However, while there was much trauma associated with their experiences, many of the soldiers who saw the camps say that these moments in April immediately gave new meaning to the purpose of the war and their own lives. For example, PFC Leonard Popich wrote home to his wife in Milwaukee about his experience in the camps saying, “Now, I know what this war is all about. Now I know why we are fighting. To me, all the suffering and misery I’ve had to put up with these past 8 months has been well worthwhile. Just to see the joy on the faces of these tortured, suffering people repaid all of us that saw, a thousand fold… I’m proud to be one of the many who finally helped free those poor souls who have been through a hell that the decent mind cannot imagine possible on God’s own earth…”

Other soldiers quickly recognized the difficulty in sharing their experiences with the broader American public. Delbert Cooper, writing to his wife about his experience seeing one of the camps, ended his letter with the following words:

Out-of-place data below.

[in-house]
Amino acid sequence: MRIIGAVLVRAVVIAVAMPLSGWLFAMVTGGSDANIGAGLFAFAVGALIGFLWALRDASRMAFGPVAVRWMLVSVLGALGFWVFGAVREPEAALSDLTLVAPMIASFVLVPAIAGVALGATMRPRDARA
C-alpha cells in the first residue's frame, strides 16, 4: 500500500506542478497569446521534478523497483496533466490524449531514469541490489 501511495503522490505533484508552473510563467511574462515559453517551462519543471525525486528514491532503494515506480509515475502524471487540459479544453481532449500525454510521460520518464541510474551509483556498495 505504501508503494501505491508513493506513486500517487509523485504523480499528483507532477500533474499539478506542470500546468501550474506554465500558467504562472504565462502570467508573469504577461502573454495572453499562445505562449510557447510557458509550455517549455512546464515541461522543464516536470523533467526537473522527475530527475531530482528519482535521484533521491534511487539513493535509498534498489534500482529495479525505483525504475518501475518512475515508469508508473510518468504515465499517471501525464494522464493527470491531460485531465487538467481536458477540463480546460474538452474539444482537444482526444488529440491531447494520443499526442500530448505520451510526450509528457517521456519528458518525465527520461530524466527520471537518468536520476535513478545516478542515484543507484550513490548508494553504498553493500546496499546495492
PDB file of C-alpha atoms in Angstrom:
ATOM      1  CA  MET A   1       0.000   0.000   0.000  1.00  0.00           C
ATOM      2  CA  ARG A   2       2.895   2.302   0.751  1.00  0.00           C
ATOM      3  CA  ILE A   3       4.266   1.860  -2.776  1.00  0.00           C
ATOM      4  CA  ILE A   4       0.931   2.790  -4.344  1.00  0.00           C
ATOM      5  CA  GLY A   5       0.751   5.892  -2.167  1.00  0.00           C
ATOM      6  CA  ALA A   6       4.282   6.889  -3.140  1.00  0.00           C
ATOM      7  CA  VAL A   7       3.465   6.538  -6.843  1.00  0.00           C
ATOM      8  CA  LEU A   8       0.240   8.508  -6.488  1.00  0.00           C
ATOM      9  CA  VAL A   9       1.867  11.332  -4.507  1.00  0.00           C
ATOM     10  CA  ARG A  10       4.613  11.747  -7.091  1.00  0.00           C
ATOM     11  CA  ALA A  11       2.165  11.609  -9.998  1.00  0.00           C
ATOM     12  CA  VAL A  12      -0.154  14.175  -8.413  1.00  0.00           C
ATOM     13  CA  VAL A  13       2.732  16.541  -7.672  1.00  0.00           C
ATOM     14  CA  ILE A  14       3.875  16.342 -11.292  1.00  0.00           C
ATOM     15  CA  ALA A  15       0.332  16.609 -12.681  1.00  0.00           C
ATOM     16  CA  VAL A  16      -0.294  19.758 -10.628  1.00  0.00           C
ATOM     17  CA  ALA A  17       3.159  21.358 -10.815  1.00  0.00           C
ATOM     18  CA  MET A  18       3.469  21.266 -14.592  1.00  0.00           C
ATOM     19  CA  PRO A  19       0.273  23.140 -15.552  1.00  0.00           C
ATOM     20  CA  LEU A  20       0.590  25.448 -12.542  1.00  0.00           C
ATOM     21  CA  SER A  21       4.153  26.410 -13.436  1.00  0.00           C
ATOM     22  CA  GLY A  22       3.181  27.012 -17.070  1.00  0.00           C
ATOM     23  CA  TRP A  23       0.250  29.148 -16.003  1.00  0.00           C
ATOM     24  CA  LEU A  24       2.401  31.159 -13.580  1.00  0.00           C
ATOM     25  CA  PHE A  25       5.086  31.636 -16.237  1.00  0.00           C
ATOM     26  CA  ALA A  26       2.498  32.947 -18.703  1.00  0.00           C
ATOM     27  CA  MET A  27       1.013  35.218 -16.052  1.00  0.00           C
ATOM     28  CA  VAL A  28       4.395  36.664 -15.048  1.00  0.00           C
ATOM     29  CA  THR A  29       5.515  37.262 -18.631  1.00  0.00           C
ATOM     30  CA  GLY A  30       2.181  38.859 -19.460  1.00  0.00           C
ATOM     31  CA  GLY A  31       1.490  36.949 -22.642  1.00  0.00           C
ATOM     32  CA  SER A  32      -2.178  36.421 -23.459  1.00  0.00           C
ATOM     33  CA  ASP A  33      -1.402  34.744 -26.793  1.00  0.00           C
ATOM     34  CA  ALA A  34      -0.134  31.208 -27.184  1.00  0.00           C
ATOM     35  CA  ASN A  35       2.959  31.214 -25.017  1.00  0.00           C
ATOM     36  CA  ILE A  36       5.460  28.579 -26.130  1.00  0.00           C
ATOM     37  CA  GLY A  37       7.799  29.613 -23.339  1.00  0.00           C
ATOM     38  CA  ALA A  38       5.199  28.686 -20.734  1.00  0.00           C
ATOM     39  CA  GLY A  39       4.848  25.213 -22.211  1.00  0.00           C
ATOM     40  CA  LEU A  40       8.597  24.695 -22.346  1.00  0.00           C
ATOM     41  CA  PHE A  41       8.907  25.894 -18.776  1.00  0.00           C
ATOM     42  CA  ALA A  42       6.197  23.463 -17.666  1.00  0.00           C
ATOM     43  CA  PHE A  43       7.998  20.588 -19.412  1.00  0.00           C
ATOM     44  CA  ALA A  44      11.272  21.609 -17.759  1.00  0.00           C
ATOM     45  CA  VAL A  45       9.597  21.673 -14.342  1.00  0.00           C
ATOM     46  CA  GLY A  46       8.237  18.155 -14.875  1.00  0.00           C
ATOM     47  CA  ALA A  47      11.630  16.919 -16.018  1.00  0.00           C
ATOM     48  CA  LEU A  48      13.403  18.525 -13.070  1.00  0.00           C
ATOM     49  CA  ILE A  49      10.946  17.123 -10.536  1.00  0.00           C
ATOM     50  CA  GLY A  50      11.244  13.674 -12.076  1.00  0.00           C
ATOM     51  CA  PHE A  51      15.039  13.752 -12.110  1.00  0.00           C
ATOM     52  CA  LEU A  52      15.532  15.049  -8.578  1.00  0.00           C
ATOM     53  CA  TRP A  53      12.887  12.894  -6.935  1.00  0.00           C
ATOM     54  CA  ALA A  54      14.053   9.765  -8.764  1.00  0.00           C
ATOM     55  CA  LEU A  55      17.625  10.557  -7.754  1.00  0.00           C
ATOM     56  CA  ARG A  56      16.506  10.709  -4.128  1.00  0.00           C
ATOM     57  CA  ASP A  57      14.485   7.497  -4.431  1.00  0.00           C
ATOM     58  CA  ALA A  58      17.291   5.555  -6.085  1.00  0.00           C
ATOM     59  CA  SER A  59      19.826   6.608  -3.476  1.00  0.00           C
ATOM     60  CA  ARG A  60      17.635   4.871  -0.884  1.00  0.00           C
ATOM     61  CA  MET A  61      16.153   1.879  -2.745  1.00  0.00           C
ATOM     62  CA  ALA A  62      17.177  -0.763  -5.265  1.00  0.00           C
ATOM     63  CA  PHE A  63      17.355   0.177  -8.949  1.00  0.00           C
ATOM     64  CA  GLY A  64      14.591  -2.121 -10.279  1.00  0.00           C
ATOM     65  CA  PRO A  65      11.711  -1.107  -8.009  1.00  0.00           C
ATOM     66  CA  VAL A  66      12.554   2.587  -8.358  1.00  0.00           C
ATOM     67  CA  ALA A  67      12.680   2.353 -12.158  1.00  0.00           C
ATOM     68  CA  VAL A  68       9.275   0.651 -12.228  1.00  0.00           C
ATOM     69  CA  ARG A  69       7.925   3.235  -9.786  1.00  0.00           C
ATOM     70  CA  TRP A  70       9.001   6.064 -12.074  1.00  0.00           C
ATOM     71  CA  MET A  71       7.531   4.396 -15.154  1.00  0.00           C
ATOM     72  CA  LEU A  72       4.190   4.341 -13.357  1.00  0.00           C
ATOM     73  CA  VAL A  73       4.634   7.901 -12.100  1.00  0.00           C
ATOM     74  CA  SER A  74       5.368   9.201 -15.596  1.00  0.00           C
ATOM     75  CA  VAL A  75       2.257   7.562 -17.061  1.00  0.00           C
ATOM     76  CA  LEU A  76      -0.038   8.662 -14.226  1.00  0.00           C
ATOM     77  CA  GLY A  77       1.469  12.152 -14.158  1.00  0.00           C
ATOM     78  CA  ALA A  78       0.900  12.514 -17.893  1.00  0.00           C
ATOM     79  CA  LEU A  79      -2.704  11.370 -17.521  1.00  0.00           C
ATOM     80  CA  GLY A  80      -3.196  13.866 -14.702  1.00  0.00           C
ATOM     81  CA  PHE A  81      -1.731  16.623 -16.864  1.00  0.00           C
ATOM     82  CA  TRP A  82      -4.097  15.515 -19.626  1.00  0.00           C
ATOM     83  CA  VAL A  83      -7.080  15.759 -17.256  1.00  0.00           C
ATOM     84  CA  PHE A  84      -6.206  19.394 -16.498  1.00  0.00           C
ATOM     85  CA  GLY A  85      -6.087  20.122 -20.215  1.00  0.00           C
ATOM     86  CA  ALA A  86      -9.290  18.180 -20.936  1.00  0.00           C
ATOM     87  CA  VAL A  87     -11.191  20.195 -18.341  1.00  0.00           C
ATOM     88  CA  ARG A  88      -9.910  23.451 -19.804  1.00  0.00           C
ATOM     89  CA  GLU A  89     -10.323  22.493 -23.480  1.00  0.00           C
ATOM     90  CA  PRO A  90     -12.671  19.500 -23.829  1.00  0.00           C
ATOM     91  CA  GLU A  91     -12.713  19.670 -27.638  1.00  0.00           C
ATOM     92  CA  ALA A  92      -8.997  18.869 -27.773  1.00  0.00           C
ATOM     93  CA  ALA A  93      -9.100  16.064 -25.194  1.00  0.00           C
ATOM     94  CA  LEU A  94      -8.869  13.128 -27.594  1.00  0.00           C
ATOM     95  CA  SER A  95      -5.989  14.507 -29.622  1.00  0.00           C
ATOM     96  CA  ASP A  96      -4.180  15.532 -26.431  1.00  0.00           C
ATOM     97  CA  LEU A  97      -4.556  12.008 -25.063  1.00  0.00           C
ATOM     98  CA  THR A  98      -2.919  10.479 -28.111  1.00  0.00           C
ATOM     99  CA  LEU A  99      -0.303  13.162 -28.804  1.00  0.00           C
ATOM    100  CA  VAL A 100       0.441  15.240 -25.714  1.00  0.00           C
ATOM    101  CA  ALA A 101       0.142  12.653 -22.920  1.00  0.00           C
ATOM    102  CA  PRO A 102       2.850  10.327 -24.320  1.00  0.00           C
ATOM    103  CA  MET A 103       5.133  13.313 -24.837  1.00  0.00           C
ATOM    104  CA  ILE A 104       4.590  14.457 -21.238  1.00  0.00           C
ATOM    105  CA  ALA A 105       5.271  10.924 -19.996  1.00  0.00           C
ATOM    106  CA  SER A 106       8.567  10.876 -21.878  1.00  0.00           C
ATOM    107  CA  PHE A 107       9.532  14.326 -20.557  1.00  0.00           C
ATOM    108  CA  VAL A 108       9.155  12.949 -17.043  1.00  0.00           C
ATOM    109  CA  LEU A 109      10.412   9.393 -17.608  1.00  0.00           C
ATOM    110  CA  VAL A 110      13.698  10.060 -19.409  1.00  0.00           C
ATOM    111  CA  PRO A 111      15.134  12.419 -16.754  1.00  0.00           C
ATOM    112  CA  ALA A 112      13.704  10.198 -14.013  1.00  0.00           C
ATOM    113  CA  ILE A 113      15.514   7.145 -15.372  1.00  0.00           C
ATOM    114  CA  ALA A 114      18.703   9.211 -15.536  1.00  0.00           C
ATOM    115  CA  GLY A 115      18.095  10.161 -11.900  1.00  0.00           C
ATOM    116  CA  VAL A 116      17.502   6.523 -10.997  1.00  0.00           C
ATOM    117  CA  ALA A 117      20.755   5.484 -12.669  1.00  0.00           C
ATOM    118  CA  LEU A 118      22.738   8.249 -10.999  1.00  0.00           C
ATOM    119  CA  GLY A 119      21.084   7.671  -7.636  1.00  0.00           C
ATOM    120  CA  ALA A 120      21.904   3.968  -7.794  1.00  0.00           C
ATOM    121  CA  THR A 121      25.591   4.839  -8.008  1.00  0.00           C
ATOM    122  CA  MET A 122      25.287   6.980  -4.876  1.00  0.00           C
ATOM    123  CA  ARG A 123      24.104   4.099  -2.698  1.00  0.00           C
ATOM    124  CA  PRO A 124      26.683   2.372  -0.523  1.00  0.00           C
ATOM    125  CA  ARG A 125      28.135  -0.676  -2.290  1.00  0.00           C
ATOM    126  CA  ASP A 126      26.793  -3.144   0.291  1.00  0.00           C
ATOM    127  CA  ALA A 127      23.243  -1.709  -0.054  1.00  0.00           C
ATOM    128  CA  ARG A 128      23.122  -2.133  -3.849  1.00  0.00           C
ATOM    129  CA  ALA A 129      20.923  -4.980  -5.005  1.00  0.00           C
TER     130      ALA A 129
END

“There are two things about all this that I want to to tell you: 

First – I never again want to see anything like that happen to anyone. 

Second – I wish 130 million American people could have been standing in my shoes.”

Very soon, 130 million Americans would have the chance to hear about the things Delbert Cooper saw, even if they could not stand in his shoes.

Aftermath – Americans and Germans

In a cable written on April 19, Supreme Allied Commander, Dwight Eisenhower, reflected on his own experience seeing the camps first hand, and he suggested that the American press and some congressmen should come to see the camps in person, to capture evidence and ensure that figures in positions of authority were fully cognizant of the horrors of Nazi persecution.

5 days later a delegation of American congressmen and members of the media visited Buchenwald and toured the camp, which was still in the state that it had been found in  on April 11th. News of the atrocities was also circulated in the press, including army journals and large newspapers. By the end of April it was hard to miss news of the atrocities, though hearing about atrocities was not the same as seeing them personally.